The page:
Then they began
to cheer. They were still a mile away from the hill, and were concealed
from the Sirdar's army by the folds of the ground. The noise of the
shouting was heard, albeit faintly, by the troops down by the river.
But to those watching on the hill a tremendous roar came up in waves
of intense sound, like the tumult of the rising wind and sea
before a storm.
The British and Egyptian forces were arranged in line, with their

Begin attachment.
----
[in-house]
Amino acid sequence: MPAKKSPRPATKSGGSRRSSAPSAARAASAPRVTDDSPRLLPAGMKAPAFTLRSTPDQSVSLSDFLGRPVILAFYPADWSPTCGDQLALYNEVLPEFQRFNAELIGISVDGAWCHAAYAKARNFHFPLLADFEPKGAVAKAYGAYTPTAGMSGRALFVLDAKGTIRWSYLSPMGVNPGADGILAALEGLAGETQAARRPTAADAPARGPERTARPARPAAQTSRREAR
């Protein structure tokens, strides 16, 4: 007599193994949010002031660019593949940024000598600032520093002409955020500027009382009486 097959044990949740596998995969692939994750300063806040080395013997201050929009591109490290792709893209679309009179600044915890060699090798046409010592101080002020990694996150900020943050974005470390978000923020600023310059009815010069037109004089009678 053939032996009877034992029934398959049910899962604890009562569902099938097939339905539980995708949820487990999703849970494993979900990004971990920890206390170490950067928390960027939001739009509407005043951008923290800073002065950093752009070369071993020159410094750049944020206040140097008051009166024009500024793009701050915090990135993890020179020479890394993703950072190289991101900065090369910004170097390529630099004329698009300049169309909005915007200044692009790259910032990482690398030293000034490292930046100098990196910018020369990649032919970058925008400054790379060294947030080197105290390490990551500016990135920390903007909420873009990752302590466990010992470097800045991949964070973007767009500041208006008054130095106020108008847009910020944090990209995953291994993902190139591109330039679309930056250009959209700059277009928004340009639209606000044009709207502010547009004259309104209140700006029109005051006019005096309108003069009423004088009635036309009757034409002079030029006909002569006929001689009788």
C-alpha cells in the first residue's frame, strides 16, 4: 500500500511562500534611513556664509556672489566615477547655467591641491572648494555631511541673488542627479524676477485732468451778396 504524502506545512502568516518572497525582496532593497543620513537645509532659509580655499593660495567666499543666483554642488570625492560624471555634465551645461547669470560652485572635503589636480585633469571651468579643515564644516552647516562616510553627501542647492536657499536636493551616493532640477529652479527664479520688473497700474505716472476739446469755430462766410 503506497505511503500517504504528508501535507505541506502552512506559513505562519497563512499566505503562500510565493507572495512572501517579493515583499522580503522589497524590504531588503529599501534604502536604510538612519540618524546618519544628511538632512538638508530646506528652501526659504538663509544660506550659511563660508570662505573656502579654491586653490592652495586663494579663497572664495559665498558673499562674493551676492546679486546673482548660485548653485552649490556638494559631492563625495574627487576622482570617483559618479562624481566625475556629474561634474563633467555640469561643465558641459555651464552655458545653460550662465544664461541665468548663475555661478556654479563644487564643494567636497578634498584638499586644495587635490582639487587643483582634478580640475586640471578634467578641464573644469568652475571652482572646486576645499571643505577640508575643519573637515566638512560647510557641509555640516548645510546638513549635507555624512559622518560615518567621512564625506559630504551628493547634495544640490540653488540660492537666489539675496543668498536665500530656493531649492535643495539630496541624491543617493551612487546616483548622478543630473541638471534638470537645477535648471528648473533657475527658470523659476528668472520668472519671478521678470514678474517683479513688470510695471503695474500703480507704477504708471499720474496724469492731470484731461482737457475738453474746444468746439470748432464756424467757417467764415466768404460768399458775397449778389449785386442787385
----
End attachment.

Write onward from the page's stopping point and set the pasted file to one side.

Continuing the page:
back to the river. The flanks were secured by the gunboats lying moored
in the stream. Before them was the rolling sandy plain, looking from the
slight elevation of the ridge smooth and flat as a table. To the right rose
the rocky hills of the Kerreri position, near which the Egyptian cavalry
were drawn up - a dark solid mass of men and horses. On the left the
21st Lancers, with a single squadron thrown out in advance, were halted
watching their patrols, who climbed about Surgham Hill, stretched forward
beyond it, or perched, as we did, on the ridge.
The ground sloped gently up from the river; so that it seemed
as if the landward ends of the Surgham and Kerreri ridges curved in towards
each other, enclosing what lay between.